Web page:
Policy Implications of the New Teacher Value-Added Research

cross-posted at The Nation

Last month, economists at Harvard and Columbia released the largest-ever study of teachers’ “value-added” ratings—a controversial mathematical technique that measures a teacher’s effectiveness by looking at the change in his students’ standardized test scores from one year to the next, while controlling for student demographic traits like poverty and race.

Raj Chetty, John Friedman, and Jonah Rockoff analyzed the test scores and family tax returns of 2.5 million Americans over a twenty-year period, from 1989 to 2009. The team concluded that students who have teachers with high value-added ratings are more likely to attend college and earn higher incomes, and are less likely to become pregnant teens.

In a rare instance of edu-wonk consensus, both friends and skeptics of standardized tests are praising the study as reliable and groundbreaking. Indeed, these findings raise several interesting questions about how to evaluate and pay teachers—one of the most controversial topics in American urban politics. In his annual State of the City speech last Wednesday, New York Mayor Mike Bloomberg cited the new research as he promised annual bonuses of up to $20,000 for teachers rated “highly effective,” based partially on value-added measures and partially on principals’ judgments. In a move that befuddled many casual observers of the education debate, the New York City teachers’ union, the United Federation of Teachers, immediately opposed the proposal.

If we now know teacher effectiveness has a real, measurable impact on both student academic achievement and life outcomes like teen pregnancy, why aren’t teachers’ unions supporting plans to pay teachers with high value-added ratings more money? Pundits like Nick Kristof and the Daily News editorial page have jumped in to claim that the new research justifies merit pay plans like Bloomberg’s, and the oneinstituted by former chancellor Michelle Rhee in Washington, DC.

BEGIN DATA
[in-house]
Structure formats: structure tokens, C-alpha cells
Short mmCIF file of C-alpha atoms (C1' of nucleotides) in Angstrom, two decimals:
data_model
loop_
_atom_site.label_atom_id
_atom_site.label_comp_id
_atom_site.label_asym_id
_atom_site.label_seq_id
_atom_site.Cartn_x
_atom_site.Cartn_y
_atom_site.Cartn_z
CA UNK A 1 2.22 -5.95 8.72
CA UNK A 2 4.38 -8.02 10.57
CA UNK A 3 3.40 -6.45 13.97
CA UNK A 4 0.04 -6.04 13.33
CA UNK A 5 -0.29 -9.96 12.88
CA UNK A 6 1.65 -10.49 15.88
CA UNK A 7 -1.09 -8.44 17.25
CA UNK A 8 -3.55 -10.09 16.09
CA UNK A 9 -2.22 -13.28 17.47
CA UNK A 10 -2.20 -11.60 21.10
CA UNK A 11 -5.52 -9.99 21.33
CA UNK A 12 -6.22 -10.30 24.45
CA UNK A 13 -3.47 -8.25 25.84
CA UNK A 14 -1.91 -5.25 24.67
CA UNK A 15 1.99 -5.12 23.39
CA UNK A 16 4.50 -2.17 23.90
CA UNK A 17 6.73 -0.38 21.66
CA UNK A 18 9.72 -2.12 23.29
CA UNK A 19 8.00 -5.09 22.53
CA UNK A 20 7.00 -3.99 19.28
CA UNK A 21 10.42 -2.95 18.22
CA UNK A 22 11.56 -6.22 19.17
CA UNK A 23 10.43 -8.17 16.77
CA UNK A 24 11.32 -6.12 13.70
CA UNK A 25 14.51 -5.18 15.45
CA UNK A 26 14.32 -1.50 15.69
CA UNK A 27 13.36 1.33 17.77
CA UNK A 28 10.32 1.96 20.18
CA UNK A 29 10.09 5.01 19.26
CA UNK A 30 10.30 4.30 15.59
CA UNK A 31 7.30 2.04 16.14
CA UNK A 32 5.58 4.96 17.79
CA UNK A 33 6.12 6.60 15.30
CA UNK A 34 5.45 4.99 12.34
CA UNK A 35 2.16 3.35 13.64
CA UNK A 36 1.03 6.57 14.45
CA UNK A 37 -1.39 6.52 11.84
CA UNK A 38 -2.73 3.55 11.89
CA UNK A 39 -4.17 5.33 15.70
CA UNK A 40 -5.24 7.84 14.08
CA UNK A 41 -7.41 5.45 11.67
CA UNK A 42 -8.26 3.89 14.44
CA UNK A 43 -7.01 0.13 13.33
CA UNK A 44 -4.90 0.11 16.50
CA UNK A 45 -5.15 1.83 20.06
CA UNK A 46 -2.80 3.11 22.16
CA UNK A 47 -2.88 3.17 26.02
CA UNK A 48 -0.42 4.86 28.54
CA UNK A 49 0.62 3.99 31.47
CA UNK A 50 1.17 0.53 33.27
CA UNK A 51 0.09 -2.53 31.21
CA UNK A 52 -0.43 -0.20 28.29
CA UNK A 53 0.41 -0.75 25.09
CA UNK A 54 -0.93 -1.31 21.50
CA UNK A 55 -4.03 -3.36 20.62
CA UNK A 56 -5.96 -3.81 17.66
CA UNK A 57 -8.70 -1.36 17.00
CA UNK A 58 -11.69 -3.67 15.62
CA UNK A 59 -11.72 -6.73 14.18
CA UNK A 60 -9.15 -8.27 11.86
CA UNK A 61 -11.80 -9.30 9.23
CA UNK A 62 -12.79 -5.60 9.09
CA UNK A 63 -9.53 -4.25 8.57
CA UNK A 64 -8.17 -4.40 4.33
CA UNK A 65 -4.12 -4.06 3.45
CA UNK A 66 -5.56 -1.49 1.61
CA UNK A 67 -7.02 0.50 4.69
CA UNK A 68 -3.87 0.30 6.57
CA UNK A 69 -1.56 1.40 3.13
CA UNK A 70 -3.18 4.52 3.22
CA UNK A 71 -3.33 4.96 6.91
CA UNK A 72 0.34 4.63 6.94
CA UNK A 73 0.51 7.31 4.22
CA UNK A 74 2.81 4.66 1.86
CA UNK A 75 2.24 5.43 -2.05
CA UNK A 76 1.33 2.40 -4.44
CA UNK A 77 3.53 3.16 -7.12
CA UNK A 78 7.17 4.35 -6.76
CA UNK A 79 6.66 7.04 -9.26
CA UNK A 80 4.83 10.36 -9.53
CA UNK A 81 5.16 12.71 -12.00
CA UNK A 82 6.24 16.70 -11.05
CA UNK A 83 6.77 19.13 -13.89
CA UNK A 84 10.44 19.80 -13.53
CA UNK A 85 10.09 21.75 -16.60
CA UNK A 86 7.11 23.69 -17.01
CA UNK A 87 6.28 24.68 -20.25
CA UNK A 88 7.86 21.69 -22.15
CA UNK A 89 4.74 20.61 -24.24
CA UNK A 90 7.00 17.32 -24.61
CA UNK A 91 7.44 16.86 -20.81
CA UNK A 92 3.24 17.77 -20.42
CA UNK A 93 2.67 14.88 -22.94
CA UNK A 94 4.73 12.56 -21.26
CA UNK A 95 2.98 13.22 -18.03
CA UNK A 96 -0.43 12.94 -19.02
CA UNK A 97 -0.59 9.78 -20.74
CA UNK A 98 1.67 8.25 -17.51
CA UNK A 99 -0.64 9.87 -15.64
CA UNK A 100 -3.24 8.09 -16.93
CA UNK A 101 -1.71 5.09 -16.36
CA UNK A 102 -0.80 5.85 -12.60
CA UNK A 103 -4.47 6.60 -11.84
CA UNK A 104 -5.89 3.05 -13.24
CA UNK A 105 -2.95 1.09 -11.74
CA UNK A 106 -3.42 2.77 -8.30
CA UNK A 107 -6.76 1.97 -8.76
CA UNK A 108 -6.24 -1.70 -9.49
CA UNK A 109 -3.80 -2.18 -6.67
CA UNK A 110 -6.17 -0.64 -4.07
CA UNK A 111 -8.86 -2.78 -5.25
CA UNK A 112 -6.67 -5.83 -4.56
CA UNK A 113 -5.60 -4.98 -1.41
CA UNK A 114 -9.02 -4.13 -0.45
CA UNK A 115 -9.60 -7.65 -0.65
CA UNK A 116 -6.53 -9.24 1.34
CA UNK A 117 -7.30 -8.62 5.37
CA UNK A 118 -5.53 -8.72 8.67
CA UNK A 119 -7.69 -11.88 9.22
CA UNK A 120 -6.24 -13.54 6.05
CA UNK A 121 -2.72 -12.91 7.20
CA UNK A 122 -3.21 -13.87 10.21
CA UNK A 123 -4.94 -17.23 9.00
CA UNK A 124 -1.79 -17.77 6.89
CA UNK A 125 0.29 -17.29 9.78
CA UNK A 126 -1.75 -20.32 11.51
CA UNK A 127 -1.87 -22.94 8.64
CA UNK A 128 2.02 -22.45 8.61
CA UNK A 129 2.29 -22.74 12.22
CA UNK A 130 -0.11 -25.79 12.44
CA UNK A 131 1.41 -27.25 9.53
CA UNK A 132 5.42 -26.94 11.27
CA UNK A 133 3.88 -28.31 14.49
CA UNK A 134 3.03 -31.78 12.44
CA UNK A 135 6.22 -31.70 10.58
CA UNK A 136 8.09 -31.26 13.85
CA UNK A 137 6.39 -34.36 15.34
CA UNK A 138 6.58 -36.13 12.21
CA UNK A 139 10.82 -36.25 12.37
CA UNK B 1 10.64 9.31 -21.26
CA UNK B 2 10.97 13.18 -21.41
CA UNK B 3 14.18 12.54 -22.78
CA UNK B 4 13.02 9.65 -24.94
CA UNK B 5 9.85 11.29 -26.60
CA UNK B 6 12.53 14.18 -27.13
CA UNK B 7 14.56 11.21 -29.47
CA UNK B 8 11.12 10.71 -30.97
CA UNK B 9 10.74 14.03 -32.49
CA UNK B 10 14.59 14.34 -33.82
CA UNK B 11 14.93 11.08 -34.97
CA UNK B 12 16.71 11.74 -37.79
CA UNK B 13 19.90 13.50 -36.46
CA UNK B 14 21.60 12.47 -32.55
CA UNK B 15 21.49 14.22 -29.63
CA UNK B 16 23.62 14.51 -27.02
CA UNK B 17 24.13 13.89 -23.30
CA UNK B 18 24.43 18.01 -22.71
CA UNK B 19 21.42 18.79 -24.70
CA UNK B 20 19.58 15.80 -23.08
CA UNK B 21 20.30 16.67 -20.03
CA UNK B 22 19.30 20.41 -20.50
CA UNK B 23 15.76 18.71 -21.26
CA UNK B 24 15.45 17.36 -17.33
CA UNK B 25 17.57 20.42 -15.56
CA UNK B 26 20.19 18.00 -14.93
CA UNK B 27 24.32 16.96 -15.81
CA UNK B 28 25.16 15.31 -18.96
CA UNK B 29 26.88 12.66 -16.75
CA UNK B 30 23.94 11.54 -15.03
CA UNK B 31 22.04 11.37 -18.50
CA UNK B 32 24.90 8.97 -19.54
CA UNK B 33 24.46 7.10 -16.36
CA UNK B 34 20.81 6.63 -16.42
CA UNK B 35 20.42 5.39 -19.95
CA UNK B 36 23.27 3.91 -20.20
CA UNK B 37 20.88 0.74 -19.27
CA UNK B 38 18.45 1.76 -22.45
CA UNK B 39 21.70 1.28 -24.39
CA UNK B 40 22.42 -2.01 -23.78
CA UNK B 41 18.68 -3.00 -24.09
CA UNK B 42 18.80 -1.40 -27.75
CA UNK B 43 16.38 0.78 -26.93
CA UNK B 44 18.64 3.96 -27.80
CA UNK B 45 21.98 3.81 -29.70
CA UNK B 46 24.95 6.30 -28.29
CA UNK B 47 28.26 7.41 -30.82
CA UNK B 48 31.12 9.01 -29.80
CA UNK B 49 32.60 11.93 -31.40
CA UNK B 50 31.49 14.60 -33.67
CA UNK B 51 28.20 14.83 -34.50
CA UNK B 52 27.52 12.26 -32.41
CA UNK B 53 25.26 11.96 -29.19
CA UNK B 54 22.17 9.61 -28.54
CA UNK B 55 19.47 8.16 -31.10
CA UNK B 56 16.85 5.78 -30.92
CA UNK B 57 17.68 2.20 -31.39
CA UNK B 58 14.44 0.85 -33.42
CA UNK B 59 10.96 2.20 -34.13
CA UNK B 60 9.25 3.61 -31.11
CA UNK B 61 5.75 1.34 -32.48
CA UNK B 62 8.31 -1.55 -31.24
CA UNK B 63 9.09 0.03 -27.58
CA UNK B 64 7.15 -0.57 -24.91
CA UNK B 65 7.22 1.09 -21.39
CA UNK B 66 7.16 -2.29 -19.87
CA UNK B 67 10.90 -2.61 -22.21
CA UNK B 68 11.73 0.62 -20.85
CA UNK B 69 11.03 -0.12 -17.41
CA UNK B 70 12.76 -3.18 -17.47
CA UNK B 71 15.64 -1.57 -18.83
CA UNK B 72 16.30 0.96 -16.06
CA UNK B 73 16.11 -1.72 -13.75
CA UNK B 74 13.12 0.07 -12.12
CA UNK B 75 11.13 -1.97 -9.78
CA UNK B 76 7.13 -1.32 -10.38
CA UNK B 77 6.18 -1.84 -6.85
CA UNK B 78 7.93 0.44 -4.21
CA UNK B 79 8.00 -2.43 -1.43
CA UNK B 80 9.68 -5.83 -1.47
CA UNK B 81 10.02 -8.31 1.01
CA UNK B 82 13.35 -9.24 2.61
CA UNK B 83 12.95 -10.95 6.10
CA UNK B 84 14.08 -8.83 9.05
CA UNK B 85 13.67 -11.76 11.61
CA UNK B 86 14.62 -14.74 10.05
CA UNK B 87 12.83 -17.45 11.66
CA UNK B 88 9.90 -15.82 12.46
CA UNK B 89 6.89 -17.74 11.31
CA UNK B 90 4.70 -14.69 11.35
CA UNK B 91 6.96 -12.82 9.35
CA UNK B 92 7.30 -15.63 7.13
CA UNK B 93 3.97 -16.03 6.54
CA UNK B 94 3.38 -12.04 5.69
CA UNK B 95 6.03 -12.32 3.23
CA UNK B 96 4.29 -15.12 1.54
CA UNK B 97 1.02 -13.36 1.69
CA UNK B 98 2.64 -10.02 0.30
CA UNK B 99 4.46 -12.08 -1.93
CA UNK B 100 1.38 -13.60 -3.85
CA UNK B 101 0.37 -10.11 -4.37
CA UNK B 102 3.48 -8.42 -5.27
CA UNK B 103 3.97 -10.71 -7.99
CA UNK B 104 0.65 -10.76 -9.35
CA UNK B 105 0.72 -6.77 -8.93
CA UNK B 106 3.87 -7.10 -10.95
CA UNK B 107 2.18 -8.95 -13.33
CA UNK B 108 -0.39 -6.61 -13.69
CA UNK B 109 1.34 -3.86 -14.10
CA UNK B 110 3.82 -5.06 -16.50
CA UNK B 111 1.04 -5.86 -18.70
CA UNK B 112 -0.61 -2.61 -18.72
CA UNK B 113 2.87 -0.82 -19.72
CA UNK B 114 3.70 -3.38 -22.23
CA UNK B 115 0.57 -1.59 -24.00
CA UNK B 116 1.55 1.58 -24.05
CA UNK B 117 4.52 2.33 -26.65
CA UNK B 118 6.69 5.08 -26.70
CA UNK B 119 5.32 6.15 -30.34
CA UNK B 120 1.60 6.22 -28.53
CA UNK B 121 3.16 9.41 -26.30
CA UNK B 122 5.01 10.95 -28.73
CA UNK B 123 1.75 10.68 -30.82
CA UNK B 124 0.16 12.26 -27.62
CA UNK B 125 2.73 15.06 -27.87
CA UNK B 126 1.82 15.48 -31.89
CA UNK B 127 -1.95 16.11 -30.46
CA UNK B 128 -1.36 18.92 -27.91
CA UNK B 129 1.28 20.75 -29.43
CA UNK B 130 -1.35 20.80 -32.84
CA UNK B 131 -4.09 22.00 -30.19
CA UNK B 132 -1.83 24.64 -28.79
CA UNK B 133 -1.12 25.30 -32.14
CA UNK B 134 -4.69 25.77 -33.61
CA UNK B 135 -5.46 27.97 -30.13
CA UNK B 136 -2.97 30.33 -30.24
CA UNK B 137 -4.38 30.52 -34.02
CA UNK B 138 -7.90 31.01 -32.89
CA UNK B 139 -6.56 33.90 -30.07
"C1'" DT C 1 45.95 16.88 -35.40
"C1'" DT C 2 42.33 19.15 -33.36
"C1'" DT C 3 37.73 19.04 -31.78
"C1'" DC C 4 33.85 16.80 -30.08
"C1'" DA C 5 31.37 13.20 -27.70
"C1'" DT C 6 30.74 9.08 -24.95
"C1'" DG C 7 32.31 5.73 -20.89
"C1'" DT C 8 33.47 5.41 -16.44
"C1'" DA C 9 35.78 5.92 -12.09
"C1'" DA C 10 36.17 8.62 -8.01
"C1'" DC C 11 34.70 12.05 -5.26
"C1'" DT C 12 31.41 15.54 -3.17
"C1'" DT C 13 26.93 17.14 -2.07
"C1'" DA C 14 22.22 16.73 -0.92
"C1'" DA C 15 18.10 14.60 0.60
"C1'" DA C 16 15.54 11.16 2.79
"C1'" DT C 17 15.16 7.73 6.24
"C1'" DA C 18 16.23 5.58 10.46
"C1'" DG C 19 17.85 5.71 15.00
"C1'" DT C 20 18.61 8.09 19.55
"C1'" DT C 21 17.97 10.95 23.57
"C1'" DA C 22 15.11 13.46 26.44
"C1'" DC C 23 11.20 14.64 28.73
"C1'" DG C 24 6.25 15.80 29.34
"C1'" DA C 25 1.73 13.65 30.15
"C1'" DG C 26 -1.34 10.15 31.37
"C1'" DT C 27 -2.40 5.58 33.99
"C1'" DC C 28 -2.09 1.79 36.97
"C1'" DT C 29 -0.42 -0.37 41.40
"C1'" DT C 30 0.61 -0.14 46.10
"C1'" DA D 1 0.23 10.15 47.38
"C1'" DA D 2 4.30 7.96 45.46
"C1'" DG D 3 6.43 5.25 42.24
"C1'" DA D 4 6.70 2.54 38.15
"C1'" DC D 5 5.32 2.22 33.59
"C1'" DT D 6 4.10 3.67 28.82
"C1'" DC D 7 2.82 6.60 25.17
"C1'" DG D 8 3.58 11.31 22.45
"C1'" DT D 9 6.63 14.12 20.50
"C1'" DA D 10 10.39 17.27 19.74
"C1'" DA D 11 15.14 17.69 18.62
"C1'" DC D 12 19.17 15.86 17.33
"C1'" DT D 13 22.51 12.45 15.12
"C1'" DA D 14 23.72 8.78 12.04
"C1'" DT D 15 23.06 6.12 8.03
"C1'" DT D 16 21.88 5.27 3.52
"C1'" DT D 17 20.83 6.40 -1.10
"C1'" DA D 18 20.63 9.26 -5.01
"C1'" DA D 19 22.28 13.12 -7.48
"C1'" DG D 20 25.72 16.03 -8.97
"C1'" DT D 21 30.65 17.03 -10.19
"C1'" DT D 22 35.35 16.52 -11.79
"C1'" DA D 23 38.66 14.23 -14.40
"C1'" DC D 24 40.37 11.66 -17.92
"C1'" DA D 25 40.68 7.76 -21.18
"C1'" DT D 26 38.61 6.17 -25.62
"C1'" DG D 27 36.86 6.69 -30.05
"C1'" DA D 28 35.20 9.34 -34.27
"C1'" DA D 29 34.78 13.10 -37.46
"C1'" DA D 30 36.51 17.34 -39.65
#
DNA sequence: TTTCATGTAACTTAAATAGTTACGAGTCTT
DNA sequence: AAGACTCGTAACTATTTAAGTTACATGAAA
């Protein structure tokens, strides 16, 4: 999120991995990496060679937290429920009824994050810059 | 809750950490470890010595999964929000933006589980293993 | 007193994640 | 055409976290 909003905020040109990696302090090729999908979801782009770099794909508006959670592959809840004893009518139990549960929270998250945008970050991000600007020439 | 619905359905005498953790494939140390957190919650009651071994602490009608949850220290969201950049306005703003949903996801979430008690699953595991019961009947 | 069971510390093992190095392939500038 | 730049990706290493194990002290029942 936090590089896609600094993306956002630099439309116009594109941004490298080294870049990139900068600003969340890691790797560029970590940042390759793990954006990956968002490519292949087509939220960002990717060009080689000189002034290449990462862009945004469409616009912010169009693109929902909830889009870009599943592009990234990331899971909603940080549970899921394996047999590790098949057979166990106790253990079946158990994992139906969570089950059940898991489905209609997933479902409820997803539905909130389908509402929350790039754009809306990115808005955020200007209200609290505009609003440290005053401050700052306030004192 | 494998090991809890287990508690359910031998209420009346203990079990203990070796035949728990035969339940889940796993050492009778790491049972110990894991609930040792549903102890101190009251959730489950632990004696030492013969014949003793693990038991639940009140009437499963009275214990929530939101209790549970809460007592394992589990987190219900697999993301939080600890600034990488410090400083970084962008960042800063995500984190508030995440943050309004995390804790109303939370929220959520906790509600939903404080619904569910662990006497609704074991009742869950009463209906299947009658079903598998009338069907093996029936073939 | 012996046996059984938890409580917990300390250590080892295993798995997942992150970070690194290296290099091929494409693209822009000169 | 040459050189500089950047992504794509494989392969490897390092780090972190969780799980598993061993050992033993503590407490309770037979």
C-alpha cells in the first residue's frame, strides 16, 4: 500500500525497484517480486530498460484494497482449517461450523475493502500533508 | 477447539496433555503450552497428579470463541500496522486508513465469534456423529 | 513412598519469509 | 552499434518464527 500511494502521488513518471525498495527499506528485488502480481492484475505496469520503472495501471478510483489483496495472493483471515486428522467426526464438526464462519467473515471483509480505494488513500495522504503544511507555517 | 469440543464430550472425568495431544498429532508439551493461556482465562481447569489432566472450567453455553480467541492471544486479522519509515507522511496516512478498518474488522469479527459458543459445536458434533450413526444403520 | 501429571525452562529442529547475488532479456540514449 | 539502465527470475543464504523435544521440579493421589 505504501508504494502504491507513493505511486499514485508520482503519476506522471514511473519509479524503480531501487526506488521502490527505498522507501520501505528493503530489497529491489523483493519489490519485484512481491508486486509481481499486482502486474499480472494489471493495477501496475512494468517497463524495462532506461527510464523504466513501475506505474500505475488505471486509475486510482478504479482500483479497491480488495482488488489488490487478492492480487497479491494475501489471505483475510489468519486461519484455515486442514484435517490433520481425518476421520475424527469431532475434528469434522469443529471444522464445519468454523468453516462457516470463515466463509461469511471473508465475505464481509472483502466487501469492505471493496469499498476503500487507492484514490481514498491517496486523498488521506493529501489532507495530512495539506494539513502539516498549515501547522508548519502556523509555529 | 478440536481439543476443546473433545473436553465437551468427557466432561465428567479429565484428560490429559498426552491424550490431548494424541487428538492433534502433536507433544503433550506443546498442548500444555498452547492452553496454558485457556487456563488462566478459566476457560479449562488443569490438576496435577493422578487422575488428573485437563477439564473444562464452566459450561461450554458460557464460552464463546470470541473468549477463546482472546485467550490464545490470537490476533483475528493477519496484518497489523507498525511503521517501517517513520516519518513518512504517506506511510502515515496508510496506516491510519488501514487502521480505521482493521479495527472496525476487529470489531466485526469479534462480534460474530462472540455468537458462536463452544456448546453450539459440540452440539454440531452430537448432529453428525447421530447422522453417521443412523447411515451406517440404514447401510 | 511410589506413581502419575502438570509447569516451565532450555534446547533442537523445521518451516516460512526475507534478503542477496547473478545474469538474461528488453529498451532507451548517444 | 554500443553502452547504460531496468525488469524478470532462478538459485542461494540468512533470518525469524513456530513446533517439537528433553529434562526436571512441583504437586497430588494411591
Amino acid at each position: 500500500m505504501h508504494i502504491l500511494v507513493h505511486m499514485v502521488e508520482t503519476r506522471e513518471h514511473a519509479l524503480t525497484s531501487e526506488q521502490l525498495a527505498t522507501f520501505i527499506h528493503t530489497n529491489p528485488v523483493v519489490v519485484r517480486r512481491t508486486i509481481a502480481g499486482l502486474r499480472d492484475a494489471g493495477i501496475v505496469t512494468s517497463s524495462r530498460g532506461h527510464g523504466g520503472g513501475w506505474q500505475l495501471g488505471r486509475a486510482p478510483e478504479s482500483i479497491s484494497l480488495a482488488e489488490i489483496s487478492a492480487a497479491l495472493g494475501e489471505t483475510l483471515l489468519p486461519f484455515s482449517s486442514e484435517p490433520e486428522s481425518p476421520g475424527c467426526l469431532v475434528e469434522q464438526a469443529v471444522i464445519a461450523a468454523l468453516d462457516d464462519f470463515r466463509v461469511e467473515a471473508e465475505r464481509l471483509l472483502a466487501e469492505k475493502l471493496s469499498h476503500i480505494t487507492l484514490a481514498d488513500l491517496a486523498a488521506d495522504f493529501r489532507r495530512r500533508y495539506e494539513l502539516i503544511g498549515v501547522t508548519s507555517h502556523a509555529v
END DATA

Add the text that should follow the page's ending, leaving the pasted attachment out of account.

The policy implications of the Chetty, Friedman, and Rockoff paper are, however, far from clear. As the researchers note in their conclusion, their study was conducted in a low-stakes setting, one in which student test scores were used neither to evaluate nor pay teachers. In a little-noticed footnote (#64) on page 50, the economists write:

even in the low-stakes regime we study, some teachers in the upper tail of the VA [value-added] distribution have test score impacts consistent with test manipulation. If such behavior becomes more prevalent when VA is actually used to evaluate teachers, the predictive content of VA as a measure of true teacher quality could be compromised. [Emphasis added.]

The importance of this caveat cannot be overstated. As I’ve written in the past, there is evidence of increased teaching-to-the-test, curriculum-narrowing and outright cheating nationwide since the implementation of No Child Left Behind, which put an unprecedented focus on the test scores of disadvantaged children.